Files                    To help payors determine why it considered some of the TINS incorrect
                         on calendar year 1986 and 1987 information returns, IRS attempted to
           i             tell payors which TINS were not in Social Security or IRS files. Unfortu-
                         nately, according to the TIN Penalty Program Coordinator in IRS’ National
                         Office, a programming error resulted in, IRS overstating the number of

                         Page 7                            GAO/GGD-90-90JRS’Information Returns Program

                          B-259874                                                                           1

                          such TINS and probably hindered more than helped payors’ attempts to
                          resolve the incorrect TINS. She said the programming error that over-
                          stated the data for calendar year 1986 and 1987 information returns
                          stemmed from IRS’ failure to run the incorrect TINS against the IRS file of
                          employer identification numbers-an error that has since been cor-
                          rected. Because of the bad experience, IRS, according to the coordinator,
                          decided to discontinue sending payors the data.

                          We believe that IRS should resume sending payors data about TINS that
                          are not in Social Security or IRS files. IRS’ Office of Chief Counsel has
                          determined that these data can be shared without risking an unautho-
                          rized disclosure of taxpayer information. And we believe providing the
                          data would help payors resolve incorrect TINS. IRS officials agree; they
                          said that the lists of incorrect TINS for calendar year 1989 information
                          returns will identify TINS not currently on Social Security or IRS files.

                          There are nonlegislative options available to help payors submit correct
Conclusions               information returns. Payors can obtain name changes to prevent having
                          to resolve incorrect TINS at a later date. IRS can reduce the number of
                          incorrect TINS sent back to payors for resolution and can supply payors
                          additional information to help them determine why a TIN was considered
                          incorrect. These options do not address all the reasons an information
                          return might be incorrect, but they do address one of the problems that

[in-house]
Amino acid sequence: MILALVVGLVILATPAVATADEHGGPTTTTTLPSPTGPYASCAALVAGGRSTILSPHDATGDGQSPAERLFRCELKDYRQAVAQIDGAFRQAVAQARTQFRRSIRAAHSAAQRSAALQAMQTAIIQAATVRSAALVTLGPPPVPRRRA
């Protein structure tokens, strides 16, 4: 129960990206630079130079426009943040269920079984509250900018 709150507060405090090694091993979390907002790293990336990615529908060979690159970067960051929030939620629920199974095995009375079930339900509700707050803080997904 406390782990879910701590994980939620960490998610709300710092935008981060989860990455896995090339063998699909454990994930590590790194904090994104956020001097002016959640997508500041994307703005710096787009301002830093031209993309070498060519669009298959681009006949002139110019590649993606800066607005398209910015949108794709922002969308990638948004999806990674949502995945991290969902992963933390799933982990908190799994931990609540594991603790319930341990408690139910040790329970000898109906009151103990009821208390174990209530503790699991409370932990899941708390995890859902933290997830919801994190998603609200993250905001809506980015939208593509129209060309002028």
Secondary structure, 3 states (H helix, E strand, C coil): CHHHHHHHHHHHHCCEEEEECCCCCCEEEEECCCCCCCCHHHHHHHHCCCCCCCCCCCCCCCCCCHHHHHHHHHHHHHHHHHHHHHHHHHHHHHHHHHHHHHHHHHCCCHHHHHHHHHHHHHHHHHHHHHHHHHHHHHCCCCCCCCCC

payors find most difficult to resolve-when a payee’s name differs from
                          that shown in Social Security and IRS files.

                          We recommend that the IRS Commissioner
the Commissioner of   l encourage payors to obtain information from payees about name
Internal Revenue        changes not reported to Social Security when they open new accounts
                        and to include the names on information returns,
                      . expand IRS’ plans to correct names of primary filers on income tax
                        returns to include secondary filers, and
                      l tell payors when a TIN is not in Social Security or IRS files when pro-
                        viding lists of incorrect TINS to payors.

                          We will send copies of this report to the Commissioner, Internal Revenue
                          Service, and other interested parties. Major contributors to this report

                          Page 8                             GAO/GGDM-90   L&s’ Infbrmation   Returns   Progm

    are listed in the appendix. If you have any questions on this report,
    please contact me on 276-6407.

    Jennie S. Stathis
    Director, Tax Policy
      and Administration    Issues

    Page 9                            GAO/GGD-9090   IRS’ Information   Returns Program

Appendix I

Major Contributors to This Report

                        Lynda Willis, Assistant Director, Tax Policy and
I.  _ _
          --- -.          Administration Issues
Division, Washington,

                        Bob Lidman, Regional Management Representative
Cincinnati Regional     Deborah Smith, Evaluator-in-Charge

(268467)                Page10                           GAO/GGD-99-9OLRS'InformationRetumsProgrm